A Look at America: Title VII

In 2015, same-sex marriage was legalized nationwide. In 2019, the Supreme Court began to hear whether same-sex marriages, as well as transgender individuals, would be granted federal protections against job discrimination.

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A Look at America: Title VII

LGBT protesters outside of the federal Supreme Court building

LGBT protesters outside of the federal Supreme Court building

Photo by Mark Wilson

LGBT protesters outside of the federal Supreme Court building

Photo by Mark Wilson

Photo by Mark Wilson

LGBT protesters outside of the federal Supreme Court building

Brooke O'Flaherty and Kayla Alcorcha

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In 2015, the Supreme Court barred State’s “right” to prohibit same-sex marriage. Now, as of October 8, 2019, the Supreme Court is hearing cases to decide whether or not to outlaw discrimination based on sex identification or sexual orientation across the United States. Currently, 21 states, two territories, and the District of Columbia explicitly prohibit gender discrimination based on sexual orientation or identity. Two states interpret LGBT protections as falling under the civil rights act. One state prohibits discrimination based on sexual orientation. 26 states and three territories have no legal protections of LGBT individuals. Three cases have been used the in Supreme Court’s fight thus far: Gerald Lynn Bostock, fired from his job after he began participating in a gay recreational softball league. Donald Zarda, who after telling a woman about his sexual orientation on the job, was fired and according to his husband, fell into a deep depression, performing increasingly dangerous stunts until eventually dying in a wingsuit accident. Aimee Stephens was fired after working six years as a funeral director for beginning her transition and wanting a female work uniform.

In 1961, the Court unanimously ruled on Torcaso v. Watkins, which made it illegal for a candidate of public office to be considered ineligible for the position based on their religious beliefs (or lack thereof) on the basis that it violated the Establishment Clause (“Congress shall make no law respecting an establishment of religion”). Now, it is up for debate whether or not individuals of the LGBT community should be protected under Title VII of the Civil Rights Act of 1964, which prohibits employers from discriminating against employees based on sex, race, color, national origin and religion. After all, as stated by Pamela S. Karlan, a lawyer arguing against job discrimination with Bostock and Zarda’s cases, “When an employer fires a male employee for dating men but does not fire female employees who date men, he violates Title VII.”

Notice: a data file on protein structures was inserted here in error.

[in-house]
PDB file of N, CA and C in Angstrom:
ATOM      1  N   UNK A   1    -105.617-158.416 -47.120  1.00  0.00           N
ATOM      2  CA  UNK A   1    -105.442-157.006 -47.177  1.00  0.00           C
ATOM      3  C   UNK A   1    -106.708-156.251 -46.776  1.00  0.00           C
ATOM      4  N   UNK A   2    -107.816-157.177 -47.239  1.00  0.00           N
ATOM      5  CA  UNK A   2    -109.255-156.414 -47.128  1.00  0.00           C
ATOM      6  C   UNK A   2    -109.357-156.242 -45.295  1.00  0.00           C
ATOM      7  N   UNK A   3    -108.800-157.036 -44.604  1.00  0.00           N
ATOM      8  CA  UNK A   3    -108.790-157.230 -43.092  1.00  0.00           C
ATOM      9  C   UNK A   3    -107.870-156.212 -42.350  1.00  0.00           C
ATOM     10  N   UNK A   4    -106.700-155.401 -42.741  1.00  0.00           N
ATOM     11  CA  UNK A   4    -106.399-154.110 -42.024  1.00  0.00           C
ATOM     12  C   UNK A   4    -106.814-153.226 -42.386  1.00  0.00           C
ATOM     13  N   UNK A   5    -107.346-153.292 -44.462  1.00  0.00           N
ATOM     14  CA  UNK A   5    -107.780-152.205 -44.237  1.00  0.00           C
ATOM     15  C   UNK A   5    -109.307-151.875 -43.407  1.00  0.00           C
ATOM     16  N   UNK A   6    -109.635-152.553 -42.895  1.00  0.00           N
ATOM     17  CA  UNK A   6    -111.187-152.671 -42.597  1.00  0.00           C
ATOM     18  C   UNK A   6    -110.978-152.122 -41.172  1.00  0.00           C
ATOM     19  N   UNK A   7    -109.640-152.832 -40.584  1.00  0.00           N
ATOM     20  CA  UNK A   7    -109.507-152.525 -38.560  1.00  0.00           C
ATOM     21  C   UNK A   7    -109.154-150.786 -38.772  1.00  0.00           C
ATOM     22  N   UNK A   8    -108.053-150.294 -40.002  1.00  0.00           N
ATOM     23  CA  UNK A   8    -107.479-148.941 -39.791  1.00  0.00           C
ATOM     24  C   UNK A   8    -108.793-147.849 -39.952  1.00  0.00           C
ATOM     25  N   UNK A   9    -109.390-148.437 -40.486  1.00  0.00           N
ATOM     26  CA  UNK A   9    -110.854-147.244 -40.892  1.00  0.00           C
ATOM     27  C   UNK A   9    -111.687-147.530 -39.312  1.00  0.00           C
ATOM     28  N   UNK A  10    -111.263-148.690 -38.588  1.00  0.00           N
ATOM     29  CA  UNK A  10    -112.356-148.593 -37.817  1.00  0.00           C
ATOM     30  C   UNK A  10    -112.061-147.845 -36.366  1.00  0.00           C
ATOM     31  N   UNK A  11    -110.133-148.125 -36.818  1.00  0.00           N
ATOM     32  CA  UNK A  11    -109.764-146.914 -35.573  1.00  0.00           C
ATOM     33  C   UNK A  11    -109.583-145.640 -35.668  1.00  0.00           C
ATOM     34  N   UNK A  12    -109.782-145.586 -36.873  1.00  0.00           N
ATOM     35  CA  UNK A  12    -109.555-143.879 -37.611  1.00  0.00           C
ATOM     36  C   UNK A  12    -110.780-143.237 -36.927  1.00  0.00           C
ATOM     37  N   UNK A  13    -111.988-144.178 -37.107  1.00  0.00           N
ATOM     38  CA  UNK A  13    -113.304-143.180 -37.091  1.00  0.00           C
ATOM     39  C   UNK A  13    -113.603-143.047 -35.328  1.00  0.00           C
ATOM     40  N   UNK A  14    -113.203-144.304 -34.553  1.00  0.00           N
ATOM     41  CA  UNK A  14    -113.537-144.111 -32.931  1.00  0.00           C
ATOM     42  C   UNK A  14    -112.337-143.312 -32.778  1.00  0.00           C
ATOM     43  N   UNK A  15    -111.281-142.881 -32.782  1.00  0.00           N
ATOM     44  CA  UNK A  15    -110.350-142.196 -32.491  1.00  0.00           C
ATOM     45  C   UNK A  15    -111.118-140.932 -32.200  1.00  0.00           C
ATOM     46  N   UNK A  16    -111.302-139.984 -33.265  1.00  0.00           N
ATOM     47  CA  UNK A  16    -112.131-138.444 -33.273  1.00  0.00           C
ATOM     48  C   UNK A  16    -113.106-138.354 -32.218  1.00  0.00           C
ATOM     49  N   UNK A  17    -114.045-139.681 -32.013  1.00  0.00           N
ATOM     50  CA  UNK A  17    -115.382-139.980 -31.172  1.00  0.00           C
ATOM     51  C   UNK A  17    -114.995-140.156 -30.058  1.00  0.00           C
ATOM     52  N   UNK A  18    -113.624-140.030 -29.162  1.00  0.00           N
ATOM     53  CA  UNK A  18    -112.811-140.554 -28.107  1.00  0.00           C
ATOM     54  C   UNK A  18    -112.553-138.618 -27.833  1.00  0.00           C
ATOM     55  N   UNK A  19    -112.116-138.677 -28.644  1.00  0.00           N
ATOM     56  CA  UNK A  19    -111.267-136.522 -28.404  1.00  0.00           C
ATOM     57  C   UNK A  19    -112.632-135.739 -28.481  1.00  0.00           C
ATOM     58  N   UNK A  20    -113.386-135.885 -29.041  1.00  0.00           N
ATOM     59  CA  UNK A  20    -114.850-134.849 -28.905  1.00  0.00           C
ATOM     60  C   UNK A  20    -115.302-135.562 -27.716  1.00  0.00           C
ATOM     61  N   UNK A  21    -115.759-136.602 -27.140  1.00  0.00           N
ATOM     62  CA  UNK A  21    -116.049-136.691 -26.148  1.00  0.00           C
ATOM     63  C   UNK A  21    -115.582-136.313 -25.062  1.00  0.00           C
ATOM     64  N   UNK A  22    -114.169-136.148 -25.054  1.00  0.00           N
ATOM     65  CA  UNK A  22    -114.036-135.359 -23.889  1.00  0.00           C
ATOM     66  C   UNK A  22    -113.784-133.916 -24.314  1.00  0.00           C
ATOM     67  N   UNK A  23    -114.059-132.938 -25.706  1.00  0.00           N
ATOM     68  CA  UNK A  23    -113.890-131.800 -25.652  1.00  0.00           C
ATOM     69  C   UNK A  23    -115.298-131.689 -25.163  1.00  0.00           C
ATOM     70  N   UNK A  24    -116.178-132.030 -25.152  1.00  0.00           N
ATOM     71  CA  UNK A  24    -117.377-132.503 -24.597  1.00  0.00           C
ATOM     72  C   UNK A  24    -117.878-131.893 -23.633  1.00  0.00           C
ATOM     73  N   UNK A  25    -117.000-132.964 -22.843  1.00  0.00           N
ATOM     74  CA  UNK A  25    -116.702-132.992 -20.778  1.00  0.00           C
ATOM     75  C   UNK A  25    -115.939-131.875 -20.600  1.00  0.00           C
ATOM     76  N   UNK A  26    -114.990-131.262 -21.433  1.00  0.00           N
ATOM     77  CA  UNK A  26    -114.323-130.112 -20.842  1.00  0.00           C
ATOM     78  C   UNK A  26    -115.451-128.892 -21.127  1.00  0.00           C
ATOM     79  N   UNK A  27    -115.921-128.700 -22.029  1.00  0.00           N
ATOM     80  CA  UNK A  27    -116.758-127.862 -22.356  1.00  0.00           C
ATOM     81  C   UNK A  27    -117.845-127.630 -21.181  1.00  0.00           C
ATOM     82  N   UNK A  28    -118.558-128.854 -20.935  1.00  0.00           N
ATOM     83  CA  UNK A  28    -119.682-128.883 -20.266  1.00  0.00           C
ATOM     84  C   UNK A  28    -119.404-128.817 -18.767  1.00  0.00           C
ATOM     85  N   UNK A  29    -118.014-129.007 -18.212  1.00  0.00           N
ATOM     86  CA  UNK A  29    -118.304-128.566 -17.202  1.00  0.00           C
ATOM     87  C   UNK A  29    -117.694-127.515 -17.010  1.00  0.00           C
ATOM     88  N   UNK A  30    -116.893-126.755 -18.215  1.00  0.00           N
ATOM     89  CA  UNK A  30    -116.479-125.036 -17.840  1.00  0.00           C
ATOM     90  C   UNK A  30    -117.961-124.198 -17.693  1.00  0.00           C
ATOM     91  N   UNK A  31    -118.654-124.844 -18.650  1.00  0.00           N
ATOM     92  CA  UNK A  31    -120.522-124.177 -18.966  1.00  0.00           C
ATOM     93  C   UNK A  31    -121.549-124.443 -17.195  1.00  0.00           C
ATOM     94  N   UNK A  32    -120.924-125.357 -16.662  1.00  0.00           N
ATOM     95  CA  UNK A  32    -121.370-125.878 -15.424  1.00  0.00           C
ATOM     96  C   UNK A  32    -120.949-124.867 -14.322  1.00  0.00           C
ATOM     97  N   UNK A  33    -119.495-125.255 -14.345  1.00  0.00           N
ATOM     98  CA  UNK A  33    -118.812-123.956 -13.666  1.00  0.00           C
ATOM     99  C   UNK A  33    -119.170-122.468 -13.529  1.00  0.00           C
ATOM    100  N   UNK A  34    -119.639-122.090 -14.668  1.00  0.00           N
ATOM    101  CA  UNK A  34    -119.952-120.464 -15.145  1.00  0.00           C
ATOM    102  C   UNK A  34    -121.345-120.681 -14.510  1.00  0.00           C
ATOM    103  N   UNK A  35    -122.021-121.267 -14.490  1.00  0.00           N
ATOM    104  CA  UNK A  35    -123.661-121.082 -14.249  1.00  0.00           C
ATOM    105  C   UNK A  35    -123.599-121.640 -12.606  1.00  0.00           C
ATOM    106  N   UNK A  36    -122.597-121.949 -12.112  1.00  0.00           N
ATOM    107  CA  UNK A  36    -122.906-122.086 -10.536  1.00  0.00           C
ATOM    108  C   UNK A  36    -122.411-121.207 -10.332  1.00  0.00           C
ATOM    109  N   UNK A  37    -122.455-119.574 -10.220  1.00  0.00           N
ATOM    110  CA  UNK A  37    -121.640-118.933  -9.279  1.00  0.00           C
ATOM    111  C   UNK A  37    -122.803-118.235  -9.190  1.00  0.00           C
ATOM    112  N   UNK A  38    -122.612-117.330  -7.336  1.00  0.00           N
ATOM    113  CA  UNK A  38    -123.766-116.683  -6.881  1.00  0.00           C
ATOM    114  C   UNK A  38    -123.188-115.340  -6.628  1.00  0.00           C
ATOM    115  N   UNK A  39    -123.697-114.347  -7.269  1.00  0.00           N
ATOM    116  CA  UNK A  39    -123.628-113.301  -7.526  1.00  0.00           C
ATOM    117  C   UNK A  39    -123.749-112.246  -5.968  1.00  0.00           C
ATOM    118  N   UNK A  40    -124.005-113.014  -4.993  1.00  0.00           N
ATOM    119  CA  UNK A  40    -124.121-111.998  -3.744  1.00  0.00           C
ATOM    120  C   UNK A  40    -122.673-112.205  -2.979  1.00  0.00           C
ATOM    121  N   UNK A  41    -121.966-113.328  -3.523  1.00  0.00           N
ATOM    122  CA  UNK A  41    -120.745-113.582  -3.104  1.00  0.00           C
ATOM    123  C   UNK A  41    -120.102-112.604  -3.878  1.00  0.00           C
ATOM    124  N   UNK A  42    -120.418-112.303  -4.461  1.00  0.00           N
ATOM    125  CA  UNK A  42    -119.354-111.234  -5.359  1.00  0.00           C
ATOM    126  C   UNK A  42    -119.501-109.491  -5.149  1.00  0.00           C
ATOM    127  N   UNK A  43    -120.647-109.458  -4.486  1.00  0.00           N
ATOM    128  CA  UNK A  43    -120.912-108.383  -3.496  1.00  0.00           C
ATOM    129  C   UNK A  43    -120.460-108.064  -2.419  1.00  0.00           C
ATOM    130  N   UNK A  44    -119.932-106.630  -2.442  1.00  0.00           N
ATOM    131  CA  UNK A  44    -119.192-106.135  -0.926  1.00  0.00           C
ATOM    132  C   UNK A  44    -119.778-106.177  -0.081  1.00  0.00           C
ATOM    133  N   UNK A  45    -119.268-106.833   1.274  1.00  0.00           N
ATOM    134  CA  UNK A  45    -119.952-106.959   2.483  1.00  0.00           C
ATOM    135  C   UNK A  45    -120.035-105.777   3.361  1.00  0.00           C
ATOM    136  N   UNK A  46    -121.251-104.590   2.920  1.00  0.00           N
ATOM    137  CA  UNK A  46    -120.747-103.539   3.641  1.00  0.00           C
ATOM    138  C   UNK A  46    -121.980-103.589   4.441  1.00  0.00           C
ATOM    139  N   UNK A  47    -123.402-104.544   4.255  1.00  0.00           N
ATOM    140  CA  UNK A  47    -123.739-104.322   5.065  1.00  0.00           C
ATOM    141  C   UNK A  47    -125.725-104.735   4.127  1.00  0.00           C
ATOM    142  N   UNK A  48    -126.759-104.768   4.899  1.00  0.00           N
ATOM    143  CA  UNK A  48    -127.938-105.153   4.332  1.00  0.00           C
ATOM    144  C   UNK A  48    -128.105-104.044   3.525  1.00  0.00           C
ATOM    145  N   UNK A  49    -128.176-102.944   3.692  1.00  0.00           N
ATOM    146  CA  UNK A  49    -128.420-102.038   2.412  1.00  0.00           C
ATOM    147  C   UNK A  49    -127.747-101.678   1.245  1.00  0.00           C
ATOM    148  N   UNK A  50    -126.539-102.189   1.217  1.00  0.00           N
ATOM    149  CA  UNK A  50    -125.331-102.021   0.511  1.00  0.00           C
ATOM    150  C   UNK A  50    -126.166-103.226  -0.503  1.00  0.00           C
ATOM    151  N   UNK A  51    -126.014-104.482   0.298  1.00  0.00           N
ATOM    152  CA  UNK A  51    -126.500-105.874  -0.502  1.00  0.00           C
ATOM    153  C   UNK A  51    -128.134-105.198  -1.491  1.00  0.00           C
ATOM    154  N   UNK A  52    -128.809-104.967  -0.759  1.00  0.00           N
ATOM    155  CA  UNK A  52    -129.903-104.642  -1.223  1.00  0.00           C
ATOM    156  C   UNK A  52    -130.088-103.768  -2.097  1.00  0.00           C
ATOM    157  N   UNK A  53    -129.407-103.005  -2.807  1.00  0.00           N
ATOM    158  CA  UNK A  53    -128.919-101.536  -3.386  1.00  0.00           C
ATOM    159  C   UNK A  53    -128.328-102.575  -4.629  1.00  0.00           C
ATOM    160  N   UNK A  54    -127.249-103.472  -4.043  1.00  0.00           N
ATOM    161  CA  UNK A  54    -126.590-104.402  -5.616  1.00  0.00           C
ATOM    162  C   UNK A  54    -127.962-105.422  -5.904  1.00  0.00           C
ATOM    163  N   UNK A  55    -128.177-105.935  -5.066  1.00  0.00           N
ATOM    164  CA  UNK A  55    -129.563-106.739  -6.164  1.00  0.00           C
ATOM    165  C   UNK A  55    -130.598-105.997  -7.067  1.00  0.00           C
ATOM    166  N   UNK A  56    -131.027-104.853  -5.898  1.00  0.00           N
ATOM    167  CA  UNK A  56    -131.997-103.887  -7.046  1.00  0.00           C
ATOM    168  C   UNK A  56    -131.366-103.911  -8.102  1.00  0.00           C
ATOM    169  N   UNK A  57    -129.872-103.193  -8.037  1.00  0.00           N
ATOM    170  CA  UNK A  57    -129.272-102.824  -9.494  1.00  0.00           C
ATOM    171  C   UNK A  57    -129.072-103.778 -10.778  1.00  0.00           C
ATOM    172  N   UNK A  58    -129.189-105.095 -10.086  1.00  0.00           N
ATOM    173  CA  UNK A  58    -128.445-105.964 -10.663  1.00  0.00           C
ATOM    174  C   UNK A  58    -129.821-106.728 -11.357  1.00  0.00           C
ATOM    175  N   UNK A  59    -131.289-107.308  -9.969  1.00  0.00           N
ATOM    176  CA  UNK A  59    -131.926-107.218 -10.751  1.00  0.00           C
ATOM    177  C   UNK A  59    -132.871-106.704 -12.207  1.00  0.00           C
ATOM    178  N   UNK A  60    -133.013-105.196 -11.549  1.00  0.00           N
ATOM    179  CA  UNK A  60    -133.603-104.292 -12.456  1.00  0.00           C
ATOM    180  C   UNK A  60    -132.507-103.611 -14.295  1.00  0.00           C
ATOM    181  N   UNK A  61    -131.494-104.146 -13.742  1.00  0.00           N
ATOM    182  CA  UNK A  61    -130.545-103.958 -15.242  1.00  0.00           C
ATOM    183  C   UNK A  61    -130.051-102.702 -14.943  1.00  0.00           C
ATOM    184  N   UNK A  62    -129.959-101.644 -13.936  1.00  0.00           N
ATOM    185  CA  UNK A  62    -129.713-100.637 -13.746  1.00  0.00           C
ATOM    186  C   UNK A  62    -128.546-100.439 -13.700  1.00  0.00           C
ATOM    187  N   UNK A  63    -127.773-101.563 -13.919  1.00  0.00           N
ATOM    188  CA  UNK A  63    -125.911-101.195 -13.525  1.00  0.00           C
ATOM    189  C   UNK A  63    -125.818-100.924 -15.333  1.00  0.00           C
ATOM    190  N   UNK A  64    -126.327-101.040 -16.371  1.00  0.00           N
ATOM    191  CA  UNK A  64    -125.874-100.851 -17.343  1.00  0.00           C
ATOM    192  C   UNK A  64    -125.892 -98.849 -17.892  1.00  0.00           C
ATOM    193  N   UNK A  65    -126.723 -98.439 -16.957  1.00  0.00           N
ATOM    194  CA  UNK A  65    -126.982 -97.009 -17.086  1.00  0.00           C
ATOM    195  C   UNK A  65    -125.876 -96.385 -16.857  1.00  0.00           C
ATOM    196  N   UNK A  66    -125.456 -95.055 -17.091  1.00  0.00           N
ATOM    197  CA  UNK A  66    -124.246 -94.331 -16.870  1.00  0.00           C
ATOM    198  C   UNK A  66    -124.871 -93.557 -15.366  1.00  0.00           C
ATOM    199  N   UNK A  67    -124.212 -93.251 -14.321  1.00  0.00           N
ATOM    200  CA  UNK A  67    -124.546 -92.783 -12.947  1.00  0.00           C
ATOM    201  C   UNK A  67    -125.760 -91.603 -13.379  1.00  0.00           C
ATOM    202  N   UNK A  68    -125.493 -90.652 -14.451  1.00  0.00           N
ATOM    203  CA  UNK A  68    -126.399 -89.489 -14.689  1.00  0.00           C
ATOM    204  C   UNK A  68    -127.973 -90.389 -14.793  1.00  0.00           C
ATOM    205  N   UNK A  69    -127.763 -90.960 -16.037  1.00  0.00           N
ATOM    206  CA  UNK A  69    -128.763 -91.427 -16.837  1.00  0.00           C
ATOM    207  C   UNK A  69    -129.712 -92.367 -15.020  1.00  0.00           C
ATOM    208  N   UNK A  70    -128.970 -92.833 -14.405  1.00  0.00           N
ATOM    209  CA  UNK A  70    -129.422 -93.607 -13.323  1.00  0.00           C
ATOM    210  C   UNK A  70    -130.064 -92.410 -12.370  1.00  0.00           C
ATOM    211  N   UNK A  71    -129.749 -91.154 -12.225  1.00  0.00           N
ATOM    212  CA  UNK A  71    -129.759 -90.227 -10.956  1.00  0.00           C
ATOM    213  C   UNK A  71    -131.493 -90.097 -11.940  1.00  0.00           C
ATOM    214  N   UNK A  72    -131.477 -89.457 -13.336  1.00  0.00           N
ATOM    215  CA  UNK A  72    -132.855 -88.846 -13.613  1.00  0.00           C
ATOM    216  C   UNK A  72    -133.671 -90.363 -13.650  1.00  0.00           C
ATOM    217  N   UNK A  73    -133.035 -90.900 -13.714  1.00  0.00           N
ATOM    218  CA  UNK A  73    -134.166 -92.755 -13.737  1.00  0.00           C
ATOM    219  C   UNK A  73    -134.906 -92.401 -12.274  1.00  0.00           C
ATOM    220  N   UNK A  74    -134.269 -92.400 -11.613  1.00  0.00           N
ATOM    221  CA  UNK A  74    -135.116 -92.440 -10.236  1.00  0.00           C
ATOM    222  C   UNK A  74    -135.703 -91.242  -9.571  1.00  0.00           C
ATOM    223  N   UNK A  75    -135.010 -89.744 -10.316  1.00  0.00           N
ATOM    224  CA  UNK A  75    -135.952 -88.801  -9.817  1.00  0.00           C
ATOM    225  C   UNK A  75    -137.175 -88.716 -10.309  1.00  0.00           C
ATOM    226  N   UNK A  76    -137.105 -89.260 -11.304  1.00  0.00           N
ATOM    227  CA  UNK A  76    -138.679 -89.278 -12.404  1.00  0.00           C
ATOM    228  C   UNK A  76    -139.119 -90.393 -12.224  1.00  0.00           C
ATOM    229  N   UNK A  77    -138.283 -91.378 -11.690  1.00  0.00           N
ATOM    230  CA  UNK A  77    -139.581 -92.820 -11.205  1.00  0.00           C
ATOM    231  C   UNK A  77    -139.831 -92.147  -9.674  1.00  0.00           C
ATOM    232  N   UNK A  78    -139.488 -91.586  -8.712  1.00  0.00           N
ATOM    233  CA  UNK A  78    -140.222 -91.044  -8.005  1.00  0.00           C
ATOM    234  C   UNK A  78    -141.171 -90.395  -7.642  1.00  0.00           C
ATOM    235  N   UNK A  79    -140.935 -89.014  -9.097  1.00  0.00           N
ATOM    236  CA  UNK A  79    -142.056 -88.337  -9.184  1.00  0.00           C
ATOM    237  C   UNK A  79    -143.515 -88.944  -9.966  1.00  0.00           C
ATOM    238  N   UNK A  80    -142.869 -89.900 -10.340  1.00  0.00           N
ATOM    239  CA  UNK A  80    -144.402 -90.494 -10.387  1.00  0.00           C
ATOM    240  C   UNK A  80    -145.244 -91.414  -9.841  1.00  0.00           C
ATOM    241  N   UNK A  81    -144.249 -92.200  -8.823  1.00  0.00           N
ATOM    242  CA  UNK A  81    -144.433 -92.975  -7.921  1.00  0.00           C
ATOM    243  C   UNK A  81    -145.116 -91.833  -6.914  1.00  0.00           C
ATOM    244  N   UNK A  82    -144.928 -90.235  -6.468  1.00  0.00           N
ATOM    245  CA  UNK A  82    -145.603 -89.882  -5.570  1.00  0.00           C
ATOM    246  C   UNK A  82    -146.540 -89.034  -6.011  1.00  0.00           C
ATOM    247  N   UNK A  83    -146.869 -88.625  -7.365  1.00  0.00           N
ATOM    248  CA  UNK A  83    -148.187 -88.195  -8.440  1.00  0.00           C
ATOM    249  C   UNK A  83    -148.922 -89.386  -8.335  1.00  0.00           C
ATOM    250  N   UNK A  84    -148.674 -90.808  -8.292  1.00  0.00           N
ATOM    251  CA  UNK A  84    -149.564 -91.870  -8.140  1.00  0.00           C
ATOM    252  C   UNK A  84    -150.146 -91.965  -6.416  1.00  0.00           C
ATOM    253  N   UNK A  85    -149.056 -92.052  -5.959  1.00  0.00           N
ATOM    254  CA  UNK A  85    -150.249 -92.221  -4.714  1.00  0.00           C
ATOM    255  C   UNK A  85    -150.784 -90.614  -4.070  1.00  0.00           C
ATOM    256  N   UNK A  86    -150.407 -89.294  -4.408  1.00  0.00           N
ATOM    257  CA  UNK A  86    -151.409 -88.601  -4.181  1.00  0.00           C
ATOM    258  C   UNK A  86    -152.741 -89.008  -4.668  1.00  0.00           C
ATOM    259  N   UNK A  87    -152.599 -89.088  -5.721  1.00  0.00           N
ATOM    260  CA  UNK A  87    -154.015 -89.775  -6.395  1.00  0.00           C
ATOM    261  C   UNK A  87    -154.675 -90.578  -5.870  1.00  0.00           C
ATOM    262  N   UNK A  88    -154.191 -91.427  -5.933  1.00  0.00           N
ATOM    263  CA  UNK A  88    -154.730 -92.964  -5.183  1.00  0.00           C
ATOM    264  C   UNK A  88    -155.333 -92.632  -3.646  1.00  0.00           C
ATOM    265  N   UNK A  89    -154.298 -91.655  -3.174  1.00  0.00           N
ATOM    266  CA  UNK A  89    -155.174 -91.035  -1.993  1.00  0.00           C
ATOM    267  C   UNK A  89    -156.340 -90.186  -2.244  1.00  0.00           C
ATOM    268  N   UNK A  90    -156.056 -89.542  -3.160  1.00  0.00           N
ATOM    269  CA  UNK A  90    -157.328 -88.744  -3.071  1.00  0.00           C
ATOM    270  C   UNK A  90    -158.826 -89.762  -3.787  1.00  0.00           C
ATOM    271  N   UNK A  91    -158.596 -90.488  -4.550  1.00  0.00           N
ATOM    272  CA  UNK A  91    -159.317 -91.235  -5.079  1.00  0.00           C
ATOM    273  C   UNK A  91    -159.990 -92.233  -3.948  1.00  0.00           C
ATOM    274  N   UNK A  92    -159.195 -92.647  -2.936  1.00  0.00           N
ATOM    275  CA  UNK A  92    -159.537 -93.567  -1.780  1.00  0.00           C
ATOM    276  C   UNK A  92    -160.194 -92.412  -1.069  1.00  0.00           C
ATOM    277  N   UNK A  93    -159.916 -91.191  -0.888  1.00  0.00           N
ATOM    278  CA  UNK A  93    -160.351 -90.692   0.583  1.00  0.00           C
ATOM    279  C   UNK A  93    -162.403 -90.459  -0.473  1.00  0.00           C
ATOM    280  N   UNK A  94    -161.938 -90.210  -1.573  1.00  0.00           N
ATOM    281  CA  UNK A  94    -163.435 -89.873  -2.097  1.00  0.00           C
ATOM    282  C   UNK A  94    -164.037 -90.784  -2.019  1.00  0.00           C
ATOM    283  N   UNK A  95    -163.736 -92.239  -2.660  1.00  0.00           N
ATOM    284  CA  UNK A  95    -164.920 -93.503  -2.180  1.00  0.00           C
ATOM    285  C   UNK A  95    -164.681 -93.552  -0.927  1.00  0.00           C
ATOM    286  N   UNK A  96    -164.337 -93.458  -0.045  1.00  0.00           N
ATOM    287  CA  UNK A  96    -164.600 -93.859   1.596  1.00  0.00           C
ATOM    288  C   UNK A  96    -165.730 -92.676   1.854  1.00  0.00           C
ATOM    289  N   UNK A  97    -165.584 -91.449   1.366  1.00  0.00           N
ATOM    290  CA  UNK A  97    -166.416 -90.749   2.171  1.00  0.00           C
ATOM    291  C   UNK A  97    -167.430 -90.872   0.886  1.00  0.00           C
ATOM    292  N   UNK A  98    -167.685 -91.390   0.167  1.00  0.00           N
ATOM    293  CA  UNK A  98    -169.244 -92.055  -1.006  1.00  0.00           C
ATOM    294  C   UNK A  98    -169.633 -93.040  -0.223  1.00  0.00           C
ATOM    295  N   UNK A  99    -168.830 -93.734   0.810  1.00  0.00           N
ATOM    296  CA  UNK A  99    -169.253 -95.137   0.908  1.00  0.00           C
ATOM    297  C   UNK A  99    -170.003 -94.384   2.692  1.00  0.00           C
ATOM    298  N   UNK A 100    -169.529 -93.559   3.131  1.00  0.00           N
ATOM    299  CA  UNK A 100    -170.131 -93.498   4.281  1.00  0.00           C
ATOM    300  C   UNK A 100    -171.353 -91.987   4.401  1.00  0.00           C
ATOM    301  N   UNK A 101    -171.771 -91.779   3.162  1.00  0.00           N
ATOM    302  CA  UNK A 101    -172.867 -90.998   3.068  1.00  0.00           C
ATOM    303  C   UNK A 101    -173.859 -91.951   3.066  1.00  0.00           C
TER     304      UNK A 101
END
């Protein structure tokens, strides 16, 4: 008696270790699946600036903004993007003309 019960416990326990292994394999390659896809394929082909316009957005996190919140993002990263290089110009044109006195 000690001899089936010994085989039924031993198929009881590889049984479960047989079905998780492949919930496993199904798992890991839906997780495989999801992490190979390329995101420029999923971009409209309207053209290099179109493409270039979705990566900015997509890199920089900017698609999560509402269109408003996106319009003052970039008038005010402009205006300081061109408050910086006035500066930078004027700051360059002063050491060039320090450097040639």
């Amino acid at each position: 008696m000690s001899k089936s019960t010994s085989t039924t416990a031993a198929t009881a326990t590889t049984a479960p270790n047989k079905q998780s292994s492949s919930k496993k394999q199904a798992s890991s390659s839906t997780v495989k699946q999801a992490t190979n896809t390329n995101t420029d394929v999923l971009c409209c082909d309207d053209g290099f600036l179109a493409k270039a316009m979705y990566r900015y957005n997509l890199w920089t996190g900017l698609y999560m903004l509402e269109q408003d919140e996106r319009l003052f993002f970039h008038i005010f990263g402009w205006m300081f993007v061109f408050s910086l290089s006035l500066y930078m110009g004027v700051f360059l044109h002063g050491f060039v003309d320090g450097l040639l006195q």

The spirit of the law was to not create laws that respect religious rules, including discriminating based on Christianity, like firing someone for not following religious beliefs. It’s not fair for a Muslim to fire an employee for eating pork, while it is fair for a Christian to fire a homosexual for dating the same gender. You cannot make a law aligning with a religious belief under the Establishment Clause of the First Amendment, yet in Supreme Court, there is still debate over whether or not it is religious freedom to fire members of the LGBT community for being honest about who they are.

It should not be up to personal choice or religious belief to be fired. It should be a human right to not be fired based on anything non-work related.

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